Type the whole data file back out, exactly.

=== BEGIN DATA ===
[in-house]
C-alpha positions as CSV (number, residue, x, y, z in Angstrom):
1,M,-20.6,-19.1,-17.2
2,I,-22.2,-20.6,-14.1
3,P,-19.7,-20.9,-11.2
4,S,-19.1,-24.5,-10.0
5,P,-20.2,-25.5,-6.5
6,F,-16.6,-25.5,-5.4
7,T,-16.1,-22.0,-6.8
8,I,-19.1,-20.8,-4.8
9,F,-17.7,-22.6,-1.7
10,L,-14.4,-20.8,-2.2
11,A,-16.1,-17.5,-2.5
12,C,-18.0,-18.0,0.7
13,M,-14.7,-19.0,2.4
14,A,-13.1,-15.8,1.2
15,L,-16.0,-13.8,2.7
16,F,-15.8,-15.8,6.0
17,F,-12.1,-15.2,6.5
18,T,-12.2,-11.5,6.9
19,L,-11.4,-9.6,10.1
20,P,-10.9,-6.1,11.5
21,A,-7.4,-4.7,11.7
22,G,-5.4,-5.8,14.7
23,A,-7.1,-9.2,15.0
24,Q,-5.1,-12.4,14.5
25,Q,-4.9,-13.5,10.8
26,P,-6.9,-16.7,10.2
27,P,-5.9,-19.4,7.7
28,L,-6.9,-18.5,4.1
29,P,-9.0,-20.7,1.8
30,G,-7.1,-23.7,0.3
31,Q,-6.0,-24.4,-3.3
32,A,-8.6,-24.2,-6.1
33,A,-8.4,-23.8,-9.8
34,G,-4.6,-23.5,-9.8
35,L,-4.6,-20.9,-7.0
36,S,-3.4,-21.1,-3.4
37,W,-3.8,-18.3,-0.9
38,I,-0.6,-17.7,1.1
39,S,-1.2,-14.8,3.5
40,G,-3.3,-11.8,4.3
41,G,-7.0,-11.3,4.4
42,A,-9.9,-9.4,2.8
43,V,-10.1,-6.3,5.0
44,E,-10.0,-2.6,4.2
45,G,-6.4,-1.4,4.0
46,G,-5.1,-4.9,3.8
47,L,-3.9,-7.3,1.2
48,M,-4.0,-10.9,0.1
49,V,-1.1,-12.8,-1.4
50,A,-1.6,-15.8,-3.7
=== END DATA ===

[in-house]
C-alpha positions as CSV (number, residue, x, y, z in Angstrom):
1,M,-20.6,-19.1,-17.2
2,I,-22.2,-20.6,-14.1
3,P,-19.7,-20.9,-11.2
4,S,-19.1,-24.5,-10.0
5,P,-20.2,-25.5,-6.5
6,F,-16.6,-25.5,-5.4
7,T,-16.1,-22.0,-6.8
8,I,-19.1,-20.8,-4.8
9,F,-17.7,-22.6,-1.7
10,L,-14.4,-20.8,-2.2
11,A,-16.1,-17.5,-2.5
12,C,-18.0,-18.0,0.7
13,M,-14.7,-19.0,2.4
14,A,-13.1,-15.8,1.2
15,L,-16.0,-13.8,2.7
16,F,-15.8,-15.8,6.0
17,F,-12.1,-15.2,6.5
18,T,-12.2,-11.5,6.9
19,L,-11.4,-9.6,10.1
20,P,-10.9,-6.1,11.5
21,A,-7.4,-4.7,11.7
22,G,-5.4,-5.8,14.7
23,A,-7.1,-9.2,15.0
24,Q,-5.1,-12.4,14.5
25,Q,-4.9,-13.5,10.8
26,P,-6.9,-16.7,10.2
27,P,-5.9,-19.4,7.7
28,L,-6.9,-18.5,4.1
29,P,-9.0,-20.7,1.8
30,G,-7.1,-23.7,0.3
31,Q,-6.0,-24.4,-3.3
32,A,-8.6,-24.2,-6.1
33,A,-8.4,-23.8,-9.8
34,G,-4.6,-23.5,-9.8
35,L,-4.6,-20.9,-7.0
36,S,-3.4,-21.1,-3.4
37,W,-3.8,-18.3,-0.9
38,I,-0.6,-17.7,1.1
39,S,-1.2,-14.8,3.5
40,G,-3.3,-11.8,4.3
41,G,-7.0,-11.3,4.4
42,A,-9.9,-9.4,2.8
43,V,-10.1,-6.3,5.0
44,E,-10.0,-2.6,4.2
45,G,-6.4,-1.4,4.0
46,G,-5.1,-4.9,3.8
47,L,-3.9,-7.3,1.2
48,M,-4.0,-10.9,0.1
49,V,-1.1,-12.8,-1.4
50,A,-1.6,-15.8,-3.7